Ischemia or ischaemia is a restriction in blood supply to tissues, causing a shortage of oxygen that is needed for cellular metabolism. Ischemia is generally caused by problems with blood vessels, with resultant damage to or dysfunction of tissue. It also means local anemia in a given part of a body sometimes resulting from constriction. Ischemia comprises not only insufficiency of oxygen, but also reduced availability of nutrients and inadequate removal of metabolic wastes. Ischemia can be partial or total.
Thrombolysis is the breakdown (lysis) of blood clots formed in blood vessels, using medication. It is used in ST elevation myocardial infarction, stroke, and very large pulmonary embolisms.
Tissue plasminogen activator is a protein involved in the breakdown of blood clots. It is a serine protease found on endothelial cells, the cells that line the blood vessels. As an enzyme, it catalyzes the conversion of plasminogen to plasmin, the major enzyme responsible for clot breakdown. Human tPA has a molecular weight of ~70 kDa in the single-chain form.
Mechanical thrombectomy, or simply thrombectomy, is the interventional procedure of removing a blood clot (thrombus) from a blood vessel. It is commonly performed in the coronary arteries, peripheral arteries and cerebral arteries.
Alteplase is a thrombolytic drug, used to treat acute myocardial infarctions and other severe conditions caused by blood clotting by breaking up the blood clots that cause them.
Desmoteplase is a novel, highly fibrin-specific "clot-busting" (thrombolytic) drug in development that reached phase III clinical trials. The Danish pharmaceutical company, Lundbeck, owns the worldwide rights to Desmoteplase. In 2009, two large trials were started to test it as a safe and effective treatment for patients with acute ischaemic stroke. After disappointing results in DIAS-3, DIAS-4 was terminated, and in December 2014 Lundbeck announced that they would stop the development of desmoteplase.
A cerebral infarction is an area of necrotic tissue in the brain resulting from a blockage or narrowing in the arteries supplying blood and oxygen to the brain. The restricted oxygen due to the restricted blood supply causes an ischemic stroke that can result in an infarction if the blood flow is not restored within a relatively short period of time. The blockage can be due to a thrombus, an embolus or an atheromatous stenosis of one or more arteries. Which arteries are problematic will determine which areas of the brain are affected (infarcted). These varying infarcts will produce different symptoms and outcomes. About one third will prove fatal.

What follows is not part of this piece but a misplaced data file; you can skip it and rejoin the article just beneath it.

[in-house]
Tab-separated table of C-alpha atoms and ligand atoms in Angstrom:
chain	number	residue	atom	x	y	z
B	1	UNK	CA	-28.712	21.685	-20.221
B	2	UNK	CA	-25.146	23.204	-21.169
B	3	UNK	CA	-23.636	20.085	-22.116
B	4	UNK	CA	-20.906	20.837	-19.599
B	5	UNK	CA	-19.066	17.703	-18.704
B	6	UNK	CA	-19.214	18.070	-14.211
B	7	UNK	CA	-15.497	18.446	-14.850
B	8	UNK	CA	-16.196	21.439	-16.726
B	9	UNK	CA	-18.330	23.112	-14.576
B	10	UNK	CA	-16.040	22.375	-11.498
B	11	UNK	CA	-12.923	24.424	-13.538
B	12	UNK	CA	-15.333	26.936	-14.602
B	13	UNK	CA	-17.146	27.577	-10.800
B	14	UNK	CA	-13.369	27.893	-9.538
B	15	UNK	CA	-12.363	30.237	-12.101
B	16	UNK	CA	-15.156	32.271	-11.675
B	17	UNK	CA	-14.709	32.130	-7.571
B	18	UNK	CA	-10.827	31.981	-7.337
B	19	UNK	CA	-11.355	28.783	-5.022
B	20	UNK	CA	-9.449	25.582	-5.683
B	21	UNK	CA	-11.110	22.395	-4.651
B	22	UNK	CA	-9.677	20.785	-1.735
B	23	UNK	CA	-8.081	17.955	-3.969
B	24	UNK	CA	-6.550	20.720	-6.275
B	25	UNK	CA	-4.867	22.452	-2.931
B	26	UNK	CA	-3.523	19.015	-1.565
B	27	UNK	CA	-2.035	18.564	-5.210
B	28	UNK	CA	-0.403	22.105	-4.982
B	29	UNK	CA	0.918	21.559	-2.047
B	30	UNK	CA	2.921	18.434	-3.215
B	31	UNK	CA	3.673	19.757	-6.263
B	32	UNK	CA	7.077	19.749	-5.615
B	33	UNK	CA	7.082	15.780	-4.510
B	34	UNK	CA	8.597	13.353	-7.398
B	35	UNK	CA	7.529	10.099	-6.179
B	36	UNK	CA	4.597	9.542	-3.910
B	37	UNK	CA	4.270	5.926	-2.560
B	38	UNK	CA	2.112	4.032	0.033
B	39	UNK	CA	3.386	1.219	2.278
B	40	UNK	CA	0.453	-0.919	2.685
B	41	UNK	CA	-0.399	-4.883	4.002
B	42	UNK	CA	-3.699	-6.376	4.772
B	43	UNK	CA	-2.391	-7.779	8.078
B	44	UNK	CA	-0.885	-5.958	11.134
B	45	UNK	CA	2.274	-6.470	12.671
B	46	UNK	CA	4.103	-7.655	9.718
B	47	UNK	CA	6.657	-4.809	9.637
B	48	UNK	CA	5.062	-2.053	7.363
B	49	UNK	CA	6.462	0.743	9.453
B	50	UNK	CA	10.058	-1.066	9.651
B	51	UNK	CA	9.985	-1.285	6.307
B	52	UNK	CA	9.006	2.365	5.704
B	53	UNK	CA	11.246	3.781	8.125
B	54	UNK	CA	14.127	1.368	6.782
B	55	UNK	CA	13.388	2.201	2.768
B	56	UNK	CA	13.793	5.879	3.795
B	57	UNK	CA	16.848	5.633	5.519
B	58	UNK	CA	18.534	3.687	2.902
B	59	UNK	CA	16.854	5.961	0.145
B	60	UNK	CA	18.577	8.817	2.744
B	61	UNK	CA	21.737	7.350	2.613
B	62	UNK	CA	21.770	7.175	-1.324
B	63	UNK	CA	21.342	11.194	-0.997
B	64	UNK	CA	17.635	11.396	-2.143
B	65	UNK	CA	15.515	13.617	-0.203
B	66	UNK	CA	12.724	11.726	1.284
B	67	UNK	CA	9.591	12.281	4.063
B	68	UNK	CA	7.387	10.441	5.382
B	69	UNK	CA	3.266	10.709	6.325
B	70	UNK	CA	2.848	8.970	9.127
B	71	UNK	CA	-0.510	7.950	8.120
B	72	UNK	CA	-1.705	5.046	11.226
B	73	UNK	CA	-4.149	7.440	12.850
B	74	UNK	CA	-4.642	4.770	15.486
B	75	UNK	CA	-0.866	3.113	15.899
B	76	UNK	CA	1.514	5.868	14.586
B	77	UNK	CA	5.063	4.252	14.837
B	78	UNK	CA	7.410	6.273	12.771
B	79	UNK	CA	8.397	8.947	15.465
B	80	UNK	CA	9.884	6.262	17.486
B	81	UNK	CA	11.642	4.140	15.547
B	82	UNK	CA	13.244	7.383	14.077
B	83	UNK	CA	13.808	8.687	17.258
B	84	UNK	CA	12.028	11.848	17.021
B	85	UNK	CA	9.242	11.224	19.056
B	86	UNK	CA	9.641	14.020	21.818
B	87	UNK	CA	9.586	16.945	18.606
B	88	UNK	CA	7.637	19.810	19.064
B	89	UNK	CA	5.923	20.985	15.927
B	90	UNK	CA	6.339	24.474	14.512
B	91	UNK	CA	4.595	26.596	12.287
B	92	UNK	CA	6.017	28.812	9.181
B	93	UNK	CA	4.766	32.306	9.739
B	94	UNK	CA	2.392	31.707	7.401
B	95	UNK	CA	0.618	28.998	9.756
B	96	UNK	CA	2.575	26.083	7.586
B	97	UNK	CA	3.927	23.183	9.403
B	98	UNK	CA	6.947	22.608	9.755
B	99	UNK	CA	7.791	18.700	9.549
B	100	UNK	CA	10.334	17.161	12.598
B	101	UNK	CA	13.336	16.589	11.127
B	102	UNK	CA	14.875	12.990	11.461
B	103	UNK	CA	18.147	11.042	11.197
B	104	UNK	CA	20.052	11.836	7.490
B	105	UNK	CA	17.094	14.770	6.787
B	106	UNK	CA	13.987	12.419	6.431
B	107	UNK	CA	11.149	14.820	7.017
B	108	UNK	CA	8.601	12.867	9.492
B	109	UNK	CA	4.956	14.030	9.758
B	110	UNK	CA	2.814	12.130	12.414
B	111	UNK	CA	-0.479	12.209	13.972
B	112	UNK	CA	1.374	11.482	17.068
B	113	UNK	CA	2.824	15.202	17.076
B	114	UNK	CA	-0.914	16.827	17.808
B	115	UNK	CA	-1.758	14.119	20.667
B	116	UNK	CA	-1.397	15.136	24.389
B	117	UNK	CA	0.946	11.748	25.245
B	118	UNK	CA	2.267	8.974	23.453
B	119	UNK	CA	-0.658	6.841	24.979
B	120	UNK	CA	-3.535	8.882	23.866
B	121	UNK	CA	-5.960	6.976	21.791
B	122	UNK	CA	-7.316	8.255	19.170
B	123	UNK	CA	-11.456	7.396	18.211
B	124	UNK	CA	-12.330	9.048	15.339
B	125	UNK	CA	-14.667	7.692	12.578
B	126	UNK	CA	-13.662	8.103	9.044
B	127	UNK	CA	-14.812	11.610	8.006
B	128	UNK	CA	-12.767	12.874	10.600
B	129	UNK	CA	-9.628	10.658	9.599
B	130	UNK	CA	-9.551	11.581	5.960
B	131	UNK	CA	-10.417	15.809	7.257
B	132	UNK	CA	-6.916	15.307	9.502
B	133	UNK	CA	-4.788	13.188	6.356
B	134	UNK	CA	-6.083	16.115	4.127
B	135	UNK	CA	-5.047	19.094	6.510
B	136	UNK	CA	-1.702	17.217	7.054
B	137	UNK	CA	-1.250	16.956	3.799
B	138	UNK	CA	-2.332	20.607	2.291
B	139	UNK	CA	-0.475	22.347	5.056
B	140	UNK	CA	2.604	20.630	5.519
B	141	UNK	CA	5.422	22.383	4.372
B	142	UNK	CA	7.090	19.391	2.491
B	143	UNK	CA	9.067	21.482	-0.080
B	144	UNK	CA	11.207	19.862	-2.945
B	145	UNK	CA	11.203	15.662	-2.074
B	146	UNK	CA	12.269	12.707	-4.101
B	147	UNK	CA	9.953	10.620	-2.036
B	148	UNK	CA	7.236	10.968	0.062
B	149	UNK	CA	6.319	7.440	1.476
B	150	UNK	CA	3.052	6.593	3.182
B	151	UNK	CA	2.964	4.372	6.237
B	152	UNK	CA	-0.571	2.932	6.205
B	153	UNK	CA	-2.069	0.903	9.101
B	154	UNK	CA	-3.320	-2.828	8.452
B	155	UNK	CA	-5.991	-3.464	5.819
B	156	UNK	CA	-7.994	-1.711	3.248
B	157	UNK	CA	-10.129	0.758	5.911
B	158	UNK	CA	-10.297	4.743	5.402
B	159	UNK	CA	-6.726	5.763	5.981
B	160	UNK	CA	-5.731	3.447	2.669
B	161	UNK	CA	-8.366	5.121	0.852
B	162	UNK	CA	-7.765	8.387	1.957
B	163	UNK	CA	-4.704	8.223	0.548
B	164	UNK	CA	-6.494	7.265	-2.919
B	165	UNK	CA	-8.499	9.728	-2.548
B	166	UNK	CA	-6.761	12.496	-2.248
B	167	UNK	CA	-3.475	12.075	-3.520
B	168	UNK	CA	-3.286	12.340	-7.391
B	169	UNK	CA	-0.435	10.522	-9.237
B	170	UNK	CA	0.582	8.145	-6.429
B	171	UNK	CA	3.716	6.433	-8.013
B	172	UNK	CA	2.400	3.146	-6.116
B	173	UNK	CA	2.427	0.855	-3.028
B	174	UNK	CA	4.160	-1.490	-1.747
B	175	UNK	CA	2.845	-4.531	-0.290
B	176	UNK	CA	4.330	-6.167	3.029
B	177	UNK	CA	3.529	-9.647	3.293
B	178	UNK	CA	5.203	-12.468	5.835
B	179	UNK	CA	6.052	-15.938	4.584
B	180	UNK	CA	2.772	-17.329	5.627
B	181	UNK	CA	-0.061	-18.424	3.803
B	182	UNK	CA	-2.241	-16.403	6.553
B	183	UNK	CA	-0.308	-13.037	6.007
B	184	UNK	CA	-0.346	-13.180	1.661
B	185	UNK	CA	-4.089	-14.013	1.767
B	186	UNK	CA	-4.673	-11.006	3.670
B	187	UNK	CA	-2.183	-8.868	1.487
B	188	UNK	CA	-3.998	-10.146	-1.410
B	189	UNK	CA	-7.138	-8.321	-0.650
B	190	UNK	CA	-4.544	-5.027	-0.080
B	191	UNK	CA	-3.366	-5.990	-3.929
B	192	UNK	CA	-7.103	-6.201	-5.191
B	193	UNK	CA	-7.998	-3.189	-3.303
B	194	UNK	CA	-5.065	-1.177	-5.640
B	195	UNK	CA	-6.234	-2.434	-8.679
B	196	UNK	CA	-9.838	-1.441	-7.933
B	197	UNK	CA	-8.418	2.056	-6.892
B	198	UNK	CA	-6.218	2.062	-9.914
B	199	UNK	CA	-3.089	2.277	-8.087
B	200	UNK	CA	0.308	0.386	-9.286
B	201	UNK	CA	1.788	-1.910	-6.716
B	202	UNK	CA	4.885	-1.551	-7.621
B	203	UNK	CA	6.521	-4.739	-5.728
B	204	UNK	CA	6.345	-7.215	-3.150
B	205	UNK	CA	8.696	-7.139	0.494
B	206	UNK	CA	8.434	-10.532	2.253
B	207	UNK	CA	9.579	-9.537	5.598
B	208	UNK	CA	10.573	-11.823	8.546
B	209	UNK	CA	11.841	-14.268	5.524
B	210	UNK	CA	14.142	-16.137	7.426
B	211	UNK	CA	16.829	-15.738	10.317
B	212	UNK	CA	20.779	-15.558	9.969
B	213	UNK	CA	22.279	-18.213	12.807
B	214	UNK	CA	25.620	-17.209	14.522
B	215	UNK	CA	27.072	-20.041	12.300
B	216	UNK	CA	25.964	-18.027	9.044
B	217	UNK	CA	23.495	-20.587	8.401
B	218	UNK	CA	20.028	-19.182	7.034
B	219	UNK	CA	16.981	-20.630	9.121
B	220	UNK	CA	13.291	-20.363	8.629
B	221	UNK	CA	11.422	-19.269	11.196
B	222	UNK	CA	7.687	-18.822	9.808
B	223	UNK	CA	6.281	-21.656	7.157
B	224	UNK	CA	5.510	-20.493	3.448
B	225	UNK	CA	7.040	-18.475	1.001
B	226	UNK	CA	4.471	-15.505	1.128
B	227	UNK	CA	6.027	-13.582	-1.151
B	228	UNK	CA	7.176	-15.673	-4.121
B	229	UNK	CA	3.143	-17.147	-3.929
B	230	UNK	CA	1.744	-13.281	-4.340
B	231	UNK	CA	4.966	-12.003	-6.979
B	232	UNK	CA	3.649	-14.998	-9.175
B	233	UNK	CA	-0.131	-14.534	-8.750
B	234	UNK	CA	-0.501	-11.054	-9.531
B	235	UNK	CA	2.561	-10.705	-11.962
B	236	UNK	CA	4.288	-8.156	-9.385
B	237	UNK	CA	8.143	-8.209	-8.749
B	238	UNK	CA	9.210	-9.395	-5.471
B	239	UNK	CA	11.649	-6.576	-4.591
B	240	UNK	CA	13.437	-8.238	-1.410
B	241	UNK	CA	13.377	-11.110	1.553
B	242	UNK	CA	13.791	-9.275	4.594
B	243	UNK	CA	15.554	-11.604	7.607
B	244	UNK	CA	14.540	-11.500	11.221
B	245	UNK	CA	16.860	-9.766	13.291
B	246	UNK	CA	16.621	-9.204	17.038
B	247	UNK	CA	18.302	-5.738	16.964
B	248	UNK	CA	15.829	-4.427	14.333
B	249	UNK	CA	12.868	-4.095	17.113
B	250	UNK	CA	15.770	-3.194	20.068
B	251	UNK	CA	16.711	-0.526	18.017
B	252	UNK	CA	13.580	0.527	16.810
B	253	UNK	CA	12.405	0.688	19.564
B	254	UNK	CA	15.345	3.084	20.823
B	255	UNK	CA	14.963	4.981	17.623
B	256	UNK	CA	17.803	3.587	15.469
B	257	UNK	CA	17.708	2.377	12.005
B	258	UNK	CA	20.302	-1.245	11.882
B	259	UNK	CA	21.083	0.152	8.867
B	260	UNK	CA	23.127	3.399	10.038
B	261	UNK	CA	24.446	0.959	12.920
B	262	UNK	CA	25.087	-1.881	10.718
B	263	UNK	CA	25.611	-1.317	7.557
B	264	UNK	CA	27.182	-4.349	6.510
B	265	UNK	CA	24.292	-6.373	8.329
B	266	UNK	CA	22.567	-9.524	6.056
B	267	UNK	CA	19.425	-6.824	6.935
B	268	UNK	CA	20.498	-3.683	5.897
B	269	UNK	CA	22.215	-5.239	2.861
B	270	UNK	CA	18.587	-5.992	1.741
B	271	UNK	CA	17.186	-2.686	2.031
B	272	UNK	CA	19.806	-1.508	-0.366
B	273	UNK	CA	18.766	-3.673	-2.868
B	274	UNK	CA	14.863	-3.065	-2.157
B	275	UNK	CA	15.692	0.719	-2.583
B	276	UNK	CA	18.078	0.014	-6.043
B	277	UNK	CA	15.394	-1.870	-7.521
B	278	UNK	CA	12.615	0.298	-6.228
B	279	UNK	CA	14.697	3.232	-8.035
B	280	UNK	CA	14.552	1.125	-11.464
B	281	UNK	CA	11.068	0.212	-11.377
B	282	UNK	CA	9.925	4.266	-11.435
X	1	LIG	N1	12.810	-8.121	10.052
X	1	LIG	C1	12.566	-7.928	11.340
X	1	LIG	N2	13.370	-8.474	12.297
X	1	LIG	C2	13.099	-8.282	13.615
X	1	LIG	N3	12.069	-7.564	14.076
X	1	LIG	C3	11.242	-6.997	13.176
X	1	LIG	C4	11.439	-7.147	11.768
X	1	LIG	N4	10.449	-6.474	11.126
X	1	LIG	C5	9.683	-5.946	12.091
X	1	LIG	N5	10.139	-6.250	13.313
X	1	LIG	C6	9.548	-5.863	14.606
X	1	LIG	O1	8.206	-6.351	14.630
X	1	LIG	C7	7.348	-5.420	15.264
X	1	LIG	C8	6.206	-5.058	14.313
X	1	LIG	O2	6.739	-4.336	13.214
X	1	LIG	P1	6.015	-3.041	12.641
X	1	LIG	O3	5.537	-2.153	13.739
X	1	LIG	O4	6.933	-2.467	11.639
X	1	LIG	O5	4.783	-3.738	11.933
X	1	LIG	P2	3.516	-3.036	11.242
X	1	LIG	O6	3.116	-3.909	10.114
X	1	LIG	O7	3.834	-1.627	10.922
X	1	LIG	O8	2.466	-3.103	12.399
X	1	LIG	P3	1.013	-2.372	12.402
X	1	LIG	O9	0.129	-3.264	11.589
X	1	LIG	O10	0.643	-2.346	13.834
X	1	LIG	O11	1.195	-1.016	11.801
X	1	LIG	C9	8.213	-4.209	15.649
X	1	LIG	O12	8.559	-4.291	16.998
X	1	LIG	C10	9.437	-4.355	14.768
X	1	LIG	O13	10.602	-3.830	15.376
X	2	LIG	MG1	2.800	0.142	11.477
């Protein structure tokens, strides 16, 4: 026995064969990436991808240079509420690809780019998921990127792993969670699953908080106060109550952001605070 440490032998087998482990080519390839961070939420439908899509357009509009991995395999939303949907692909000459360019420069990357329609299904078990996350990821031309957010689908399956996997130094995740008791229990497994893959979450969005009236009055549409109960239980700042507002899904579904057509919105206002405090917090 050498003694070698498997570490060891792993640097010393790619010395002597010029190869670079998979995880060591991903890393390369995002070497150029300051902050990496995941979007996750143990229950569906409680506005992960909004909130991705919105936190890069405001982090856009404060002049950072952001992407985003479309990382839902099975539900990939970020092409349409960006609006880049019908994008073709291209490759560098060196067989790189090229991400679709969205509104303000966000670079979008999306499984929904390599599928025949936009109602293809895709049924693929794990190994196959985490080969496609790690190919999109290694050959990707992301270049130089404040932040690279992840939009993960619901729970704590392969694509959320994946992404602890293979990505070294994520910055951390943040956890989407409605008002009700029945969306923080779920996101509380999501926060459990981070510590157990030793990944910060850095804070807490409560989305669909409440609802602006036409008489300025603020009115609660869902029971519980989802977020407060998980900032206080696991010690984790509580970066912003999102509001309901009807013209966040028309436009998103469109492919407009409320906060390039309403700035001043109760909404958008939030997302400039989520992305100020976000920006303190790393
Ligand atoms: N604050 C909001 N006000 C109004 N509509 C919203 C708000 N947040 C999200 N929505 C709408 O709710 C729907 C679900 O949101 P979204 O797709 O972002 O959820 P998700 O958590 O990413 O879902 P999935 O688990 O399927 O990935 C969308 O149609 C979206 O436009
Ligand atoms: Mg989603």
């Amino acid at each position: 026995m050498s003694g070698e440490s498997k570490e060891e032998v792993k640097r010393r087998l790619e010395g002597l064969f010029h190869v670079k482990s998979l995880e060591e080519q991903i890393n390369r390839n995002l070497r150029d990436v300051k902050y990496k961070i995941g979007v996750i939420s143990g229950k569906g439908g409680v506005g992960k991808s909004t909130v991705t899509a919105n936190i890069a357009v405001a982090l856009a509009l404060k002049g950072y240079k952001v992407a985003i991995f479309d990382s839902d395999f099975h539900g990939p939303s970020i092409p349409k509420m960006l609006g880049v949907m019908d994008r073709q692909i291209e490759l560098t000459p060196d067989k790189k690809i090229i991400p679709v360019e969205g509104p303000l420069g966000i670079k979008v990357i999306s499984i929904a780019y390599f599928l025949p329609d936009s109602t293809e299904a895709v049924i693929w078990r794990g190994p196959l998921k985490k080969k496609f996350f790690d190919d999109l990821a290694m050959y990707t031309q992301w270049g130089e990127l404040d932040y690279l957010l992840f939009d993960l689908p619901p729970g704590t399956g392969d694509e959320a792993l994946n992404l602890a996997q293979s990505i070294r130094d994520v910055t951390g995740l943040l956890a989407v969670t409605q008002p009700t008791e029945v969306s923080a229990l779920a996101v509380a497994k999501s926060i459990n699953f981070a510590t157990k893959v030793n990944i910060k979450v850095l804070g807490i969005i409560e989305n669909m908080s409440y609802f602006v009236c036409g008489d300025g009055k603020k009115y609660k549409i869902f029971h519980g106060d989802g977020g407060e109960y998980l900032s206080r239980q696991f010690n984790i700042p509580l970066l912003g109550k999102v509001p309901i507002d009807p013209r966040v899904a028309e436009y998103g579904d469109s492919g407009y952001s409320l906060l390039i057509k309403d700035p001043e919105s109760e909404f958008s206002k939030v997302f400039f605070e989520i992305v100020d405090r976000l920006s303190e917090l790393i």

Ultrasound-enhanced systemic thrombolysis (UEST) is a medical technology that uses ultrasound to enhance the effects of thrombolytic drugs. To treat the blood clots causing strokes, transcranial Doppler ultrasonography is used. It is thought that transcranial doppler ultrasonography aimed at residual obstructive intracranial blood flow may help expose thrombi to tissue plasminogen activator or other thrombolytic drugs.
Embolectomy is the emergency surgical removal of emboli which are blocking blood circulation. It usually involves removal of thrombi, and is then referred to as thrombectomy. Embolectomy is an emergency procedure often as the last resort because permanent occlusion of a significant blood flow to an organ leads to necrosis. Other involved therapeutic options are anticoagulation and thrombolysis.
In medicine, the dense artery sign or hyperdense artery sign is an increased radiodensity of an artery as seen on computer tomography (CT) scans, and is a radiologic sign of early ischemic stroke. In earlier studies of medical imaging in patients with strokes, it was the earliest sign of ischemic stroke in a significant minority of cases. Its appearance portends a poor prognosis for the patient.
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Acute limb ischaemia (ALI) occurs when there is a sudden lack of blood flow to a limb.
Arterial embolism is a sudden interruption of blood flow to an organ or body part due to an embolus adhering to the wall of an artery blocking the flow of blood, the major type of embolus being a blood clot (thromboembolism). Sometimes, pulmonary embolism is classified as arterial embolism as well, in the sense that the clot follows the pulmonary artery carrying deoxygenated blood away from the heart. However, pulmonary embolism is generally classified as a form of venous embolism, because the embolus forms in veins. Arterial embolism is the major cause of infarction.
Darexaban (YM150) is a direct inhibitor of factor Xa created by Astellas Pharma. It is an experimental drug that acts as an anticoagulant and antithrombotic to prevent venous thromboembolism after a major orthopaedic surgery, stroke in patients with atrial fibrillation and possibly ischemic events in acute coronary syndrome. It is used in form of the maleate. The development of darexaban was discontinued in September 2011.
Perfusion MRI or perfusion-weighted imaging (PWI) is perfusion scanning by the use of a particular MRI sequence. The acquired data are then postprocessed to obtain perfusion maps with different parameters, such as BV, BF, MTT and TTP.